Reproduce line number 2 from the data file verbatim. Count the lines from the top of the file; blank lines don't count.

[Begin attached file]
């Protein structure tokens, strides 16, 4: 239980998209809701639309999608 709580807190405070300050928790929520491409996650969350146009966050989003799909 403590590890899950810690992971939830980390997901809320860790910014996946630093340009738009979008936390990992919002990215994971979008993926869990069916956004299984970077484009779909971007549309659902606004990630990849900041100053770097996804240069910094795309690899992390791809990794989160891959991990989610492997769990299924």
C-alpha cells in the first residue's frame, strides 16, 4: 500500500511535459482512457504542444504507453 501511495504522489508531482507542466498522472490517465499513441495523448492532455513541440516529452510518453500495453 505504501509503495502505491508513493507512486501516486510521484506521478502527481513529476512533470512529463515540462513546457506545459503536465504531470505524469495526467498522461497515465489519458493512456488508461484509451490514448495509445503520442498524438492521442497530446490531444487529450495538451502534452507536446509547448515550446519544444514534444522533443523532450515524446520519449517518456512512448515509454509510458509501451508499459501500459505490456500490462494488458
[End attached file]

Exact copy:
C-alpha cells in the first residue's frame, strides 16, 4: 500500500511535459482512457504542444504507453 501511495504522489508531482507542466498522472490517465499513441495523448492532455513541440516529452510518453500495453 505504501509503495502505491508513493507512486501516486510521484506521478502527481513529476512533470512529463515540462513546457506545459503536465504531470505524469495526467498522461497515465489519458493512456488508461484509451490514448495509445503520442498524438492521442497530446490531444487529450495538451502534452507536446509547448515550446519544444514534444522533443523532450515524446520519449517518456512512448515509454509510458509501451508499459501500459505490456500490462494488458